SOMETHING TO HOLD ONTO
Carl Wilton
Point Pleasant Presbyterian Church
April 16, 2017; Easter Day, Year A
Exodus 19:9-23; John 20:1-18

“Jesus said to her, ‘Do not hold onto me…’”
John 20:17

It’s a glorious holiday, Easter. But it’s got built into it a certain difficulty: there’s nothing to hold onto.

The tomb is empty, after all. Where once the dead Jesus had been laid, now there is nothing. Emptiness. Absence. Void.

After a short time walking around on this earth — forty days, according to church tradition — the risen Lord ascended into heaven, and has not been seen on this earth in a physical body ever since.

No wonder so many in the surrounding culture focus on things you can hold onto: colored eggs, flowers, baskets full of candy, a new spring wardrobe: all tangible signs of new life, the new life of spring.

Each and every one of those things you can hold onto.

How like our faith this is, in so many ways! The most important realities of our Christian faith are things unseen. Except for the physical elements of the sacraments — water, bread, wine — the church has precious little to offer by way of tangible signs. Instead, the center of our worship is the word of God: airy, insubstantial, hard to hold onto.

This is especially true of us Protestants. The Eastern Orthodox have their icons, the Roman Catholics their crucifixes and saints’ statues, but we’ve got just the fleeting breath of human speech: words voiced and carried away — we trust and pray — on the wind of the Spirit. Our hope is that such words — spoken in a sermon, inwardly digested in personal Bible reading, shared from person to person by way of testimony — will lodge in some fertile soil, as seeds. But so often, we never know, do we?.

*****

That’s much like the dilemma facing Peter and the beloved disciple (whom we presume to be John). Alarmed to see the stone rolled away, they look into the tomb and see nothing. Or, very little. No angels appear, at least not to them (as John tells it). There are just the graveclothes, neatly folded.

That in itself is a mystery worthy of a detective novel. Had someone stolen their Lord’s body away — the most likely hypothesis — those grave-robbers would not have carefully stripped a putrefying corpse of the one material between it and their own hands.

But even in the face of such a baffling mystery, scripture tells us they “saw and believed.” Believed what? It’s not entirely clear. Peter and the beloved disciple don’t go fetch the others and tell them the good news. John says they went back home.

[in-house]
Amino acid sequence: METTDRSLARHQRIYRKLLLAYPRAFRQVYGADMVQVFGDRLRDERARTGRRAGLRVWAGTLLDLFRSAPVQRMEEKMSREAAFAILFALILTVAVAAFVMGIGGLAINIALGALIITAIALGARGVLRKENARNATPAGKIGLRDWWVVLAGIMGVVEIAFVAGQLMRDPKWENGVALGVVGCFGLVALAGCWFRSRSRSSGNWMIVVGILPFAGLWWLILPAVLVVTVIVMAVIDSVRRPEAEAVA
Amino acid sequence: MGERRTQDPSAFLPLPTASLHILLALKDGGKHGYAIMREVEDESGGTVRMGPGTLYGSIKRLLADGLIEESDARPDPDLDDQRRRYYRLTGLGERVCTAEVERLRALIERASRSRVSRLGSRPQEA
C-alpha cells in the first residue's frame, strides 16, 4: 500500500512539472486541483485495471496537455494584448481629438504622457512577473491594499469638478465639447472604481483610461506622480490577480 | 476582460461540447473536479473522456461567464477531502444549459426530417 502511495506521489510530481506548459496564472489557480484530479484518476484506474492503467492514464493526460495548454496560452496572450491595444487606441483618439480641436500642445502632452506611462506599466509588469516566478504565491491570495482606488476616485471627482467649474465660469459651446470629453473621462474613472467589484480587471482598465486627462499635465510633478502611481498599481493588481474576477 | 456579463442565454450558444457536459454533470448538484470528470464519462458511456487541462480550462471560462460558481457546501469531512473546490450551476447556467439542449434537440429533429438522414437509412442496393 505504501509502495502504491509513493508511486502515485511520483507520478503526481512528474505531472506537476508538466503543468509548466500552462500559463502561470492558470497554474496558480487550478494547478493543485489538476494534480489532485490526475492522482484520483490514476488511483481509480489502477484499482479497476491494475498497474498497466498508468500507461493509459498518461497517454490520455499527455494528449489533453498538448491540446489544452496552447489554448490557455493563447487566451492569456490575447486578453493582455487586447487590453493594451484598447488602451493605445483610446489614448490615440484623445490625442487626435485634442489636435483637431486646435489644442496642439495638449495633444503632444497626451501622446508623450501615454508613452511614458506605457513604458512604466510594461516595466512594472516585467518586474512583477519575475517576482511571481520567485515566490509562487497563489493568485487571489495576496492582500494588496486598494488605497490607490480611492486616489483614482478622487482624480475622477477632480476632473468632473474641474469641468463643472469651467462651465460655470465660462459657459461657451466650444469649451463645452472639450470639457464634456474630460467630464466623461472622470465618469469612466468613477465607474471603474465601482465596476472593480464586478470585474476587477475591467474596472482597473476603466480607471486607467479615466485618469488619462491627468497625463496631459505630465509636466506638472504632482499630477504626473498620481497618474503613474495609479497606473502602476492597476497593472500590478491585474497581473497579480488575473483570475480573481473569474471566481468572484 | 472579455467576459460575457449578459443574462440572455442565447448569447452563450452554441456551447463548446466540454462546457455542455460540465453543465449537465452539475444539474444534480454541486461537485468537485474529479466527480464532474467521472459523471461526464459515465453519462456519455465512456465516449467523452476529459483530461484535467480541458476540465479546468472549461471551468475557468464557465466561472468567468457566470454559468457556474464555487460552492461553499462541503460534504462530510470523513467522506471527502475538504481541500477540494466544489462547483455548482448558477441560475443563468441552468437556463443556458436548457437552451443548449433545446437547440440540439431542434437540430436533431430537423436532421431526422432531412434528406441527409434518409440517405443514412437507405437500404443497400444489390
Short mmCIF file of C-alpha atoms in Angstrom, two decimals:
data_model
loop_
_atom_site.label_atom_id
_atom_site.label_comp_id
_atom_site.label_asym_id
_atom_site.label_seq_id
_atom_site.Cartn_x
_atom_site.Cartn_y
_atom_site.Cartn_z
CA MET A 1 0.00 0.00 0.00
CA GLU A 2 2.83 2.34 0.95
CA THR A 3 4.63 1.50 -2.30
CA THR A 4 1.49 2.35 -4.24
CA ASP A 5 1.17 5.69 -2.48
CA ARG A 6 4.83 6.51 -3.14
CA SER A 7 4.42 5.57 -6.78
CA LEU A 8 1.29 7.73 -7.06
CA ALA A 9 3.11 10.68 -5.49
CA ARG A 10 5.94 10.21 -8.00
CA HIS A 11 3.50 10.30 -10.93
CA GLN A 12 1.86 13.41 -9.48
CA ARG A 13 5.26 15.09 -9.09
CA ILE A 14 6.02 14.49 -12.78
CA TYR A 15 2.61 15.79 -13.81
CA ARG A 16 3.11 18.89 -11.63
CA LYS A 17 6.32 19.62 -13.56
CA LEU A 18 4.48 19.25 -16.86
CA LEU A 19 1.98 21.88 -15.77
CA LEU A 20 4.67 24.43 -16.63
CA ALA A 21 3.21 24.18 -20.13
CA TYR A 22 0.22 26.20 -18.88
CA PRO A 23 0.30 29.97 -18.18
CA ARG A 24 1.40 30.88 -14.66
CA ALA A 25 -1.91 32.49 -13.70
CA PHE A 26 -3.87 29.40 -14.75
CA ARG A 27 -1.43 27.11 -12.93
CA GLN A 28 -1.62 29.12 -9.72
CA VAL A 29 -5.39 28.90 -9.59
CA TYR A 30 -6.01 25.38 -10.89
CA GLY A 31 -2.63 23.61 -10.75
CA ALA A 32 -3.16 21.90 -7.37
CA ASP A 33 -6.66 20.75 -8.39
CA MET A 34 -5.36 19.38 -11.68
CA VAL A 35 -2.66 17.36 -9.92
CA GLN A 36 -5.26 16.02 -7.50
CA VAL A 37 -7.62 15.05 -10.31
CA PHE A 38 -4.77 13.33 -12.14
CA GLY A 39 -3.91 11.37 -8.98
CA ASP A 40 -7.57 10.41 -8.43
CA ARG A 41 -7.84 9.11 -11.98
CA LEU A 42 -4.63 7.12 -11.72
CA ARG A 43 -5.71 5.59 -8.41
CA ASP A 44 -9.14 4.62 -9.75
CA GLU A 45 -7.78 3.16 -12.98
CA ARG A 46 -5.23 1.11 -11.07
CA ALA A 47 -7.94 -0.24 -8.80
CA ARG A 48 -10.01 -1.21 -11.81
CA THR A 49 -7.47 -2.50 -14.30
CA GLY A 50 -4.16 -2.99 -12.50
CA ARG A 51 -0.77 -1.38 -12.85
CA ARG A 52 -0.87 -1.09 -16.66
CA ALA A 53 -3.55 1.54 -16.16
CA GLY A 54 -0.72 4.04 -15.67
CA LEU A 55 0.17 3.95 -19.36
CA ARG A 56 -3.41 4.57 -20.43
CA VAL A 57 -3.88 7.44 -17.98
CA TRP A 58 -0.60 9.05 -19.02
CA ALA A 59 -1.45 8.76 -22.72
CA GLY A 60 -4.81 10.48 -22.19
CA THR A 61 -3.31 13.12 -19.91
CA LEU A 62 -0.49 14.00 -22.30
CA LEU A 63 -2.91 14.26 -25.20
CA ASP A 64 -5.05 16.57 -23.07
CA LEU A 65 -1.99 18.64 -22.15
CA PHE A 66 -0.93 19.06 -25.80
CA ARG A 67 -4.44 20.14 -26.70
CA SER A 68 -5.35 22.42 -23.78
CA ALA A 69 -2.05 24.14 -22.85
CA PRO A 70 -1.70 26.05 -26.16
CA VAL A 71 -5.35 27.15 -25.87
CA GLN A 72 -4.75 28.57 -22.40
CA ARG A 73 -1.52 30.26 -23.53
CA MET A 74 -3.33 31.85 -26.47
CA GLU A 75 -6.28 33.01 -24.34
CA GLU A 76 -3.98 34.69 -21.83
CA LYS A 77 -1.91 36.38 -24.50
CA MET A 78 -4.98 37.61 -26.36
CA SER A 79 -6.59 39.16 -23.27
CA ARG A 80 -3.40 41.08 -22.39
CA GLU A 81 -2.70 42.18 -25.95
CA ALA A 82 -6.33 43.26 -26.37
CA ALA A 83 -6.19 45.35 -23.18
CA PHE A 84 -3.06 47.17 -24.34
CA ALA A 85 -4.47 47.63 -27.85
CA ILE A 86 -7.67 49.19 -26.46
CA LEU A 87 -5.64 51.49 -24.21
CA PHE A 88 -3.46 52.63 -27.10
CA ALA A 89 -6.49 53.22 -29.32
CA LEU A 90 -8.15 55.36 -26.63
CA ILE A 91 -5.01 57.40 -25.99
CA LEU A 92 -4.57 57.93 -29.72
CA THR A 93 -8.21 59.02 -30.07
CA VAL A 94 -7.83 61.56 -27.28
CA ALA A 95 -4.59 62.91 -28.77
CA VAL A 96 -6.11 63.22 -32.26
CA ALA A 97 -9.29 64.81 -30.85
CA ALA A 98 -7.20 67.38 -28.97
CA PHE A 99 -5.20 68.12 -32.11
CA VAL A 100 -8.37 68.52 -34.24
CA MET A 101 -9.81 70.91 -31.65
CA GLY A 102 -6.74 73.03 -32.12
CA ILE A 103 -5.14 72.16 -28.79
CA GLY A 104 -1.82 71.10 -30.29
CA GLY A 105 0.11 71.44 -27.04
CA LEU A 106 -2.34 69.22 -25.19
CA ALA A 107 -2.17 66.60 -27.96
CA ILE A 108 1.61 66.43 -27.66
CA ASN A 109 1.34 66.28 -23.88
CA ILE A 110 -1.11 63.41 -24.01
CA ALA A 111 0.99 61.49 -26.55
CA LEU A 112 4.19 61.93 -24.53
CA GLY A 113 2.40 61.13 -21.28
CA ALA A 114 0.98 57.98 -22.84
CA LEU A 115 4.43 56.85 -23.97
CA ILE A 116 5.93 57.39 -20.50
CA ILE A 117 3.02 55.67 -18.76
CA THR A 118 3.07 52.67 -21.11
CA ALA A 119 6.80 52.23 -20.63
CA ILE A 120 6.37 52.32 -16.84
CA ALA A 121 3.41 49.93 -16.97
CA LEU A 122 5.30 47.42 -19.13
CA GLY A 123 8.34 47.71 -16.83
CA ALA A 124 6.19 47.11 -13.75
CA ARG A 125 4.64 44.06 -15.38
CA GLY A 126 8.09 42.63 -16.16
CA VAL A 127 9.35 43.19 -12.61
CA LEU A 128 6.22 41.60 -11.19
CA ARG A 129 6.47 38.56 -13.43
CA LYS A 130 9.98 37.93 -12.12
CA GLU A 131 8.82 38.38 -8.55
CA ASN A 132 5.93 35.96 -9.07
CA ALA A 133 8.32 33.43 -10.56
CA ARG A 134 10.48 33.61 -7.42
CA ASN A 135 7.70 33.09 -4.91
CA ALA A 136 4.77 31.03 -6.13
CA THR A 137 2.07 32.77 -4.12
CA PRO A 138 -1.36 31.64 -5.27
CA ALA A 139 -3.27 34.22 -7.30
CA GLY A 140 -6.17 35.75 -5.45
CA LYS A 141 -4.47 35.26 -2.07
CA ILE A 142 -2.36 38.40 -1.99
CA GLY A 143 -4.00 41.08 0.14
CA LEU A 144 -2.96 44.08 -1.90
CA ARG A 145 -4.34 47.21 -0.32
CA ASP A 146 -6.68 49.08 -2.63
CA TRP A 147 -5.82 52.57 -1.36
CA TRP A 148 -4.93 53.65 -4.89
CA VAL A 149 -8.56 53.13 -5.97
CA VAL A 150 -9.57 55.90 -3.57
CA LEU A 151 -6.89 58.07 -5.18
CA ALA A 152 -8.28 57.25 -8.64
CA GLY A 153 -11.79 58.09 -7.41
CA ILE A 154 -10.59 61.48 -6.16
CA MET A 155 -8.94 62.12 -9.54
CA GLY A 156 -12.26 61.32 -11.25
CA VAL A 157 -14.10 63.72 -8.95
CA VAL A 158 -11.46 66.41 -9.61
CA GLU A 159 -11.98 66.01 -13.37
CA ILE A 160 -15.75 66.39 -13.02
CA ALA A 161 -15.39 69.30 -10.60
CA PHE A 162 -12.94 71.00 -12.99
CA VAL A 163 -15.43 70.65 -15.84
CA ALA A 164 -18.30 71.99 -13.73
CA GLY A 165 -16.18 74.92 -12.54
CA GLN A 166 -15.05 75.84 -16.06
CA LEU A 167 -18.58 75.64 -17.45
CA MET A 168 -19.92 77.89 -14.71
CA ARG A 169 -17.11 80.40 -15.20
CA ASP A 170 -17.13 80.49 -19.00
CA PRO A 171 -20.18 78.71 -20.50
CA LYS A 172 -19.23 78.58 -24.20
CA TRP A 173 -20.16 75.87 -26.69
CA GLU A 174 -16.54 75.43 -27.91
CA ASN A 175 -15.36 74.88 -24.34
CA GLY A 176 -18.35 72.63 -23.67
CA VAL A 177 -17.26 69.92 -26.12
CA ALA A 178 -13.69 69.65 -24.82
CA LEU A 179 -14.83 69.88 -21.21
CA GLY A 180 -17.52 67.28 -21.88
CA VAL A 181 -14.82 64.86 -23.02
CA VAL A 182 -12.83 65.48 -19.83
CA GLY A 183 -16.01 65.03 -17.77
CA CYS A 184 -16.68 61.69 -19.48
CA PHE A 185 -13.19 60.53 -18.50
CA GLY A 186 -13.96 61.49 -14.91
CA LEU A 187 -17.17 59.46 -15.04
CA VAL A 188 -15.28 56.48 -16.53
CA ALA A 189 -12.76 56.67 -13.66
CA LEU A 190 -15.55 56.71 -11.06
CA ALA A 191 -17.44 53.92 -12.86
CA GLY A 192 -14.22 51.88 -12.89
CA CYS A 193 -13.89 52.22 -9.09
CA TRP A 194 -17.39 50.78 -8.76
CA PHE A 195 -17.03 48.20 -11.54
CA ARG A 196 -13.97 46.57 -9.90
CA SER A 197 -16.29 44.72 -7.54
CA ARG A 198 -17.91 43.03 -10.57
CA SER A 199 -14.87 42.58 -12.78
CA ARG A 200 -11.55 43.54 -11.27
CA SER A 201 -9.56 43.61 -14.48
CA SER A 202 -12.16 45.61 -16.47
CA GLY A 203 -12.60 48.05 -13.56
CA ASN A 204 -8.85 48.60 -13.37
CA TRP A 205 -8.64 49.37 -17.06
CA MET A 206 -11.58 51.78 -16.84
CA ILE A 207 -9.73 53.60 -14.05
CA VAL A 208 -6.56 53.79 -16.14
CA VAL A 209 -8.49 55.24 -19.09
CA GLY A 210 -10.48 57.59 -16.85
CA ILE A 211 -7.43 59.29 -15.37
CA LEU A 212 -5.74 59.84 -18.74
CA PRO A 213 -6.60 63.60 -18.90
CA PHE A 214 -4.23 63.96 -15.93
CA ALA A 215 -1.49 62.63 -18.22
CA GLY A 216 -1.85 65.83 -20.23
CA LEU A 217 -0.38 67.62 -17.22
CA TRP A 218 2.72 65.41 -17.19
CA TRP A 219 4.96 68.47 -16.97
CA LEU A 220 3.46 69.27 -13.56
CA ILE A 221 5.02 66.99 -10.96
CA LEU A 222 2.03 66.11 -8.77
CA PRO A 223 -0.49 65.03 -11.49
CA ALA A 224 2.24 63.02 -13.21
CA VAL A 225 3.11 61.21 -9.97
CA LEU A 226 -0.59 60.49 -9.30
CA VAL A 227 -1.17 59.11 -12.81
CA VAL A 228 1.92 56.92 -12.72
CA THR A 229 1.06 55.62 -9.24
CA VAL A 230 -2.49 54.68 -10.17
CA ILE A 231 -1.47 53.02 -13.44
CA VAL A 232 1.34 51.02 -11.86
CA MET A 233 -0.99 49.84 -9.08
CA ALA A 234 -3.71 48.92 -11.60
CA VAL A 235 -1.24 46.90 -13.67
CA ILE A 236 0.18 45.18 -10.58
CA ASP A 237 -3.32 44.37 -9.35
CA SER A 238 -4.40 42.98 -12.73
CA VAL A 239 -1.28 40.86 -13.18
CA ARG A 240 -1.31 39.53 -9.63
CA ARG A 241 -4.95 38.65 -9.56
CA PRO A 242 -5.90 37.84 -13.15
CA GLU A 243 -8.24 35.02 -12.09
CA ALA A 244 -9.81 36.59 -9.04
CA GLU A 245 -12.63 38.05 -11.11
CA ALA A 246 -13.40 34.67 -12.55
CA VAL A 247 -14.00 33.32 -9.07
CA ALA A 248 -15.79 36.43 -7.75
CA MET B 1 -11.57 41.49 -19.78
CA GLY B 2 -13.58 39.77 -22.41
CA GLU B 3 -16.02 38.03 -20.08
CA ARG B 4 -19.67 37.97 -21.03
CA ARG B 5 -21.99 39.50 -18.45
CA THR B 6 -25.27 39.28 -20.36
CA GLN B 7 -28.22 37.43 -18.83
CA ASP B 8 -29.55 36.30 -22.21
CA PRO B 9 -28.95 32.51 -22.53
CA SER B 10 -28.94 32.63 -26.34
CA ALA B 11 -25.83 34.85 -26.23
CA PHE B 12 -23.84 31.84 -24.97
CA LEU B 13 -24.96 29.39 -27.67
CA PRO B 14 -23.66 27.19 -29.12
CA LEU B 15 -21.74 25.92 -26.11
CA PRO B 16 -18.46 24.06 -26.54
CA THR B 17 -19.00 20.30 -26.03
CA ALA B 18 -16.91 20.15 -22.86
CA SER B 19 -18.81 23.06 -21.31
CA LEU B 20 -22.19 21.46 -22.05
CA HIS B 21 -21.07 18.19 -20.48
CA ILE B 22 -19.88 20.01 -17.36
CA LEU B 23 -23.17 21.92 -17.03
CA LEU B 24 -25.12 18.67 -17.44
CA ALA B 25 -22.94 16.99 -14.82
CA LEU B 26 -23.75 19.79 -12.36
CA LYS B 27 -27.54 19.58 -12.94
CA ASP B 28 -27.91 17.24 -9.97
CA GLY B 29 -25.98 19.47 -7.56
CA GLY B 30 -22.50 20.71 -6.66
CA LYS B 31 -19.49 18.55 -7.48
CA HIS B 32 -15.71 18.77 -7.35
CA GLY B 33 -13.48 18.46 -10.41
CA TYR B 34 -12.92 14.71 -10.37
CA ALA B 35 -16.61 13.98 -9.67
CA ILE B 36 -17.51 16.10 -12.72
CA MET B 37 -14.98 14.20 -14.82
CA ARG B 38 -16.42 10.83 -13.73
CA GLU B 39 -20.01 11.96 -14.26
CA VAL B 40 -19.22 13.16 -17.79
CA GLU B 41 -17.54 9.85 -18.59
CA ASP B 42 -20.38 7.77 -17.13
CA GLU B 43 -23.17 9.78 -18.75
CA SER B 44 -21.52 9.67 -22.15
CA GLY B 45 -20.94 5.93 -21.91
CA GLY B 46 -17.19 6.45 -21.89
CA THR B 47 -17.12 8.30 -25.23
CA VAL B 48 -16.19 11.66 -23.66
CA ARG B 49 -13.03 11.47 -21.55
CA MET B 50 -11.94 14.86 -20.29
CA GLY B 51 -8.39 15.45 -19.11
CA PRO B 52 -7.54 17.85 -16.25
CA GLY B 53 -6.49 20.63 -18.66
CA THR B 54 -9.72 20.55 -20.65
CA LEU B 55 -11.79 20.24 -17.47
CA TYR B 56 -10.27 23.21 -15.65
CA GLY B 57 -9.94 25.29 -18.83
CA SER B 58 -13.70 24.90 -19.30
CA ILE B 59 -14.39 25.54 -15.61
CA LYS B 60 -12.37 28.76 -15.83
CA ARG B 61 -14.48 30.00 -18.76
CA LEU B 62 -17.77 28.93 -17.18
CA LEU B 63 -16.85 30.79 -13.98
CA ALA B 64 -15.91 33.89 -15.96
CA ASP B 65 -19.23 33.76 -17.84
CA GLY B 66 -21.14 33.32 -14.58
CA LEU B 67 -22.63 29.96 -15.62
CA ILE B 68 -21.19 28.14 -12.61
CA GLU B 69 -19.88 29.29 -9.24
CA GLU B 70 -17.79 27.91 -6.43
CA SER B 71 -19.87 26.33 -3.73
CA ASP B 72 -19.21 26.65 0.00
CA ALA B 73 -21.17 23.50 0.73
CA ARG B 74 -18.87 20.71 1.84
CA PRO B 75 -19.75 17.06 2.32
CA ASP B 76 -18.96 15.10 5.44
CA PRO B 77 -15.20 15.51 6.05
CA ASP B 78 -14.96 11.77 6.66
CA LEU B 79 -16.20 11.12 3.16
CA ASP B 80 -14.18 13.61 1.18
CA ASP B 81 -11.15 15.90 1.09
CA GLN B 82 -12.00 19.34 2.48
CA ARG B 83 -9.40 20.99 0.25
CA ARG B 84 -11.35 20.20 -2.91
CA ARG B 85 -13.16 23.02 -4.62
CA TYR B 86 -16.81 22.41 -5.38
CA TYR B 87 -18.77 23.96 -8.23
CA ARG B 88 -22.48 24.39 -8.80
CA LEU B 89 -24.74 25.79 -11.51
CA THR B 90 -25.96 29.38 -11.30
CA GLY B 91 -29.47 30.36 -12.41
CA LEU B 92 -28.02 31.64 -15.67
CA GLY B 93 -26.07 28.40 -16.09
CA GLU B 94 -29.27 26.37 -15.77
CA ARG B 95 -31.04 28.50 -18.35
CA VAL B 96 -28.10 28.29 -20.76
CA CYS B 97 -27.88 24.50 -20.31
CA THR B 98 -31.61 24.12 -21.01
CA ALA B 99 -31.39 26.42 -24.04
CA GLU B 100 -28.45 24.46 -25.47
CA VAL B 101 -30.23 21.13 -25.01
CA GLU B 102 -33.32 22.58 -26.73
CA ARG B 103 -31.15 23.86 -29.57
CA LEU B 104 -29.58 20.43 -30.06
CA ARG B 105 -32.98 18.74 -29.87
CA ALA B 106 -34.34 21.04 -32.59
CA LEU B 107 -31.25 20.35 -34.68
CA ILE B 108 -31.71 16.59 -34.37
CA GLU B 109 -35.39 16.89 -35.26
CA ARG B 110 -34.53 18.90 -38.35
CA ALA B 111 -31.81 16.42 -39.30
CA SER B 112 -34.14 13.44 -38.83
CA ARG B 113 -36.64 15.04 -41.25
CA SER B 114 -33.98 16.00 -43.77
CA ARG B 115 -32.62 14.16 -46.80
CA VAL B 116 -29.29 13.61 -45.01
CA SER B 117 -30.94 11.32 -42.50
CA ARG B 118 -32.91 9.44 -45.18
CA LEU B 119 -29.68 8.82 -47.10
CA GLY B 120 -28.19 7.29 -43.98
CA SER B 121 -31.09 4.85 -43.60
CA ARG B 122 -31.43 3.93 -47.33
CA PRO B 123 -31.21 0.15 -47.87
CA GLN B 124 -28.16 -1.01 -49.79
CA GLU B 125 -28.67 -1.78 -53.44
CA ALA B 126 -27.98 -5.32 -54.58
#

We need to consider more carefully what John means by “saw.” There are three different Greek words in this passage meaning “to see.” The first one John uses to describe the response of both Mary Magdalene and the beloved disciple who reaches the tomb first. Mary sees the stone rolled away, and the beloved disciple sees the linen cloths lying there. The Greek word is blepo, the ordinary word for seeing. It describes a brief glance, no different from thousands of things each of us glance at, every day.

Then, Peter catches up with them — he was a little slower on his feet — and actually goes into the tomb. He, too, sees the linen cloths, but this time the word is theoreo. It’s a word you may even recognize, because it’s where our word “theory” comes from. It’s also the root of our word “theater”: that place we go to see things acted out upon a stage, to enter deeply into a story and discern some message there.

Peter examines this phenomenon of the neatly-folded graveclothes and, like any good scientist or detective, his gaze lasts a little longer. Theoreo implies a more careful examination. He sees the evidence, but he also ponders its meaning. That’s the second word for seeing in this passage.

Evidently, something sinks in now for the beloved disciple, because John recalls his experience by saying he, too, “saw and believed.” In this third occurrence of seeing, there’s yet another Greek word: eidon. That word’s translated many different ways into English: “to look,” “to see,” “to experience,” “to perceive,” “to take note,” “to see to,” “to take care.”

There are times when we see, and there are other times we really see. There are times when, in conversation with someone about a difficult topic, you or I may respond by saying, “I see” — meaning, I comprehend.